Analyzing the heterogeneous impacts of high-speed rail entry on air travel in China: A hierarchical panel regression approach

It has been widely recognized that the entry of high-speed rail (HSR) has significant impacts on air travel. Most, if not all, studies quantify such impacts using HSR entry dummy variables, namely, dummy variables that indicate the entry of HSR, in various econometric models. Although existing studies have attempted to explain the heterogeneity of the impacts of HSR entry, their approaches are often based on simple segmentation rules based on the distance between the origin and destination cities or whether the city pair involves a hub city. In this research, the authors use a systematic approach to analyze the heterogeneous impacts of HSR entry on air travel, which is new to the literature. Specifically, the authors take a hierarchical panel regression approach to analyze the Chinese domestic air travel data, which records, for each city pair, its monthly passenger volume and flight frequency from January 2011 to December 2017. The authors conduct data filtering and aggregation in the data preprocessing. At the lower level of their hierarchical model, the authors explore the heterogeneity of the coefficients for the HSR entry dummy variables and allow them to vary across city pairs; while at the upper level, they explain this heterogeneity using a structural equation that considers the difference of in-vehicle travel time between HSR and air travel, and the geo-economical characteristics of the origin and destination cities. The authors' main results include: (1) Consistent with existing literature, the entry of HSR reduces air passenger volumes and flight frequencies by 17.88% and 15.80%, respectively; (2) Strong heterogeneity exists in the impacts of HSR entry on both passenger volumes and flight frequencies; (3) For air passenger volumes, the impact of HSR entry intensifies at an accelerated rate when the difference of in-vehicle travel time between HSR and air decreases; (4) For air passenger volumes, the impact of HSR entry is stronger for city pairs that contain a hub city; (5) For air passenger volumes, the impact of HSR entry is smaller among city pairs that contain a western region city; (6) For flight frequencies, the authors find similar results, except that the factor of whether the city pair contains a hub city is non-significant; and (7) The determinants explain about 70% of heterogeneity of impacts of HSR entry on both the passenger volumes and flight frequencies.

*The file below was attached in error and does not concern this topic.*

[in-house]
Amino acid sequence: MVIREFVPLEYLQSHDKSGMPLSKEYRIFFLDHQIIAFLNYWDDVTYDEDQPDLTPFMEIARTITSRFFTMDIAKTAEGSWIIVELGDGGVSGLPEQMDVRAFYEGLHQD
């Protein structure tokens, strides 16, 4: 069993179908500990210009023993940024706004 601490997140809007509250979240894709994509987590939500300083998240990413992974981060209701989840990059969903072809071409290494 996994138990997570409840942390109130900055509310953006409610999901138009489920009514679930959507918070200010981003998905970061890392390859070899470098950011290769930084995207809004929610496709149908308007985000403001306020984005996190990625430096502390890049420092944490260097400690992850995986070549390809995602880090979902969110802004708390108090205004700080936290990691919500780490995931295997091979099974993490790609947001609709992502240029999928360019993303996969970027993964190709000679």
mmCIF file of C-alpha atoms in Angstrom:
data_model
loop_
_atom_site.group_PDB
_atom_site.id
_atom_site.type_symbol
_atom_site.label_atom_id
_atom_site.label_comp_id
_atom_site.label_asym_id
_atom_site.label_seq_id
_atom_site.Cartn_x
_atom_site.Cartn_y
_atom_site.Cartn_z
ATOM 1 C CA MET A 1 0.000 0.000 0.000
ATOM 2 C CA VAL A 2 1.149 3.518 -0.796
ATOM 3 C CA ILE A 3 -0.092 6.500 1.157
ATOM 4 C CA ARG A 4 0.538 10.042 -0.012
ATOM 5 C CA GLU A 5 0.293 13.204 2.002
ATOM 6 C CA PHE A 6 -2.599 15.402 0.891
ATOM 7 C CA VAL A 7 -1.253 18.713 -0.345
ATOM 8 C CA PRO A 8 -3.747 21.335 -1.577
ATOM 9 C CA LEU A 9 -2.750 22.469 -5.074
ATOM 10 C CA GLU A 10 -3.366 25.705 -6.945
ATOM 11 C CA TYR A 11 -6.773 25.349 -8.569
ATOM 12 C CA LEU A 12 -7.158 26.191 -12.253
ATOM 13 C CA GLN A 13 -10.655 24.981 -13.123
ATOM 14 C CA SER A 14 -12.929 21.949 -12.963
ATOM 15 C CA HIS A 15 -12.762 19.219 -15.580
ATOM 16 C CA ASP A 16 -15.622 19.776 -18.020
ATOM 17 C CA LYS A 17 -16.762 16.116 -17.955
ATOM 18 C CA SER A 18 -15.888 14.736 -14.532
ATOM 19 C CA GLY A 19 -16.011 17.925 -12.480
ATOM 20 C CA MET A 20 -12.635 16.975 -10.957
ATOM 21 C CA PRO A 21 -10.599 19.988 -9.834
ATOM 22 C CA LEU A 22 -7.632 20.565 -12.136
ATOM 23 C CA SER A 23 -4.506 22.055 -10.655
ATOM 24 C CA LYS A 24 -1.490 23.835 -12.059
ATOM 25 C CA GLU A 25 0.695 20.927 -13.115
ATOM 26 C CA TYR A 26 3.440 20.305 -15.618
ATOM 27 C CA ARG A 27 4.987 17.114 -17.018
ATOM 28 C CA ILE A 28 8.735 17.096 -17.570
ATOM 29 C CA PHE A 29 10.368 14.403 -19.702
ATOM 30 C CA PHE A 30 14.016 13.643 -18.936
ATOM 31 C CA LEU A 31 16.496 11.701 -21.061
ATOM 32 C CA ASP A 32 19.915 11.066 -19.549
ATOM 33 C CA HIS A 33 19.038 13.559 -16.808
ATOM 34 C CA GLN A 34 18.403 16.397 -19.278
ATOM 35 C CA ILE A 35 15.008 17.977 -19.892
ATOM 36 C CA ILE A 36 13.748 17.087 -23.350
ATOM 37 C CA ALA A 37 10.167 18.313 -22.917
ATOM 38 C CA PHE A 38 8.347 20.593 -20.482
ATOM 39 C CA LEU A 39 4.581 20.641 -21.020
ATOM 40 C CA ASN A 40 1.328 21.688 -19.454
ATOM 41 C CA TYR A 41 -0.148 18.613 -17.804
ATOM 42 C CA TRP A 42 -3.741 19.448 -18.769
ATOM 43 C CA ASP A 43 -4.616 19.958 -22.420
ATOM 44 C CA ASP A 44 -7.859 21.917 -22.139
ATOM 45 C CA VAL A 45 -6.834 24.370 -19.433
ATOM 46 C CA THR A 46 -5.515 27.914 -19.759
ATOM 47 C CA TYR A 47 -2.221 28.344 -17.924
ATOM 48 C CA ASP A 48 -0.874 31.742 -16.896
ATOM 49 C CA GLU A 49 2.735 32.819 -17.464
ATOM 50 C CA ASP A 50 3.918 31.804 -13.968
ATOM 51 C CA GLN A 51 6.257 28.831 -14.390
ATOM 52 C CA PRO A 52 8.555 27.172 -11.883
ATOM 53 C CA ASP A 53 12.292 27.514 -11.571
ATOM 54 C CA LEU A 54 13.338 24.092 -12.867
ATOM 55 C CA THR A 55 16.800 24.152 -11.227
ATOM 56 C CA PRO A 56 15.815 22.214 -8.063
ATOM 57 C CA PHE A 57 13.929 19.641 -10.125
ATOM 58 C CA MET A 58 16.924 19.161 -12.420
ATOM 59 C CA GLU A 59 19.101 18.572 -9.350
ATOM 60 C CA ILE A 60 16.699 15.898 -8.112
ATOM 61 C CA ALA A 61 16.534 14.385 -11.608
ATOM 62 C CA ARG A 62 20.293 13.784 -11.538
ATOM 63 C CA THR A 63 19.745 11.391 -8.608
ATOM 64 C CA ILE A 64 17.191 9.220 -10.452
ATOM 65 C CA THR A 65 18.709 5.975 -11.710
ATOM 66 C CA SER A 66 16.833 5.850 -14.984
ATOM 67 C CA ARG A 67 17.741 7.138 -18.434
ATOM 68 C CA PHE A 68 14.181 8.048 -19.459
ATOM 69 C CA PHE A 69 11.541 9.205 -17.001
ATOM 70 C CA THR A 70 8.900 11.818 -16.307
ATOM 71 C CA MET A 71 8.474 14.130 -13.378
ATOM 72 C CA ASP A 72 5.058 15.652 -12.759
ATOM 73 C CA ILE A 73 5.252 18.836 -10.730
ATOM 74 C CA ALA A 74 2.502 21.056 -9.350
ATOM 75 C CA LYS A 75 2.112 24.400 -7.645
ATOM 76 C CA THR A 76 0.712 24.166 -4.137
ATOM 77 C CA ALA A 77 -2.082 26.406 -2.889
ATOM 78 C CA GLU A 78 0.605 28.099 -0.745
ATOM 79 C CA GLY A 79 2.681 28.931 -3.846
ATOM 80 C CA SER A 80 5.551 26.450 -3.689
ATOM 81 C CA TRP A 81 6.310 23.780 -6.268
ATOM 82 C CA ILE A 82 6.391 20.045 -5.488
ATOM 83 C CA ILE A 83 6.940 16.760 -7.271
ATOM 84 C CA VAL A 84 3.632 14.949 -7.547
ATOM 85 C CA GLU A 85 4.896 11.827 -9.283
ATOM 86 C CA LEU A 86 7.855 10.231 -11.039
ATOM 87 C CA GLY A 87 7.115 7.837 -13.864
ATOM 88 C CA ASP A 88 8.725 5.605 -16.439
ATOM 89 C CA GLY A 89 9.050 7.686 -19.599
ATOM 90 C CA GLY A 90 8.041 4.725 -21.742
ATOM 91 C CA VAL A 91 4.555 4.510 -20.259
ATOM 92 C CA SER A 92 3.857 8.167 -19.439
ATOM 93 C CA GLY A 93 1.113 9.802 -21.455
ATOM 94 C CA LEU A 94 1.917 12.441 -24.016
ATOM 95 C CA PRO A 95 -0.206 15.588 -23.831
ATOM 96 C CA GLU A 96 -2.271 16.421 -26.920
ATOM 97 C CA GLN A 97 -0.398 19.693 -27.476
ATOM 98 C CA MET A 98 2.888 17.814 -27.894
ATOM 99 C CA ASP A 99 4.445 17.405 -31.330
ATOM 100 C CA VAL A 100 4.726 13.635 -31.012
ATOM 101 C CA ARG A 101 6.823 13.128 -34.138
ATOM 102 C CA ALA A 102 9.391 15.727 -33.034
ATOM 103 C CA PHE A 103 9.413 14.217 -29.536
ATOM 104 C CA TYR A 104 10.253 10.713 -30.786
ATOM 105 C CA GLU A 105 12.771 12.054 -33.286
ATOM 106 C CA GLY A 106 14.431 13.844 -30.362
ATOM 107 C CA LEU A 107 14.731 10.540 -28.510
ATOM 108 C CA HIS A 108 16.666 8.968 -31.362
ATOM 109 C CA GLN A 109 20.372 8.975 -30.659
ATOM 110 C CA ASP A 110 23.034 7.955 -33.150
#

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  • English

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  • Accession Number: 01714909
  • Record Type: Publication
  • Files: TRIS
  • Created Date: Jul 23 2019 3:04PM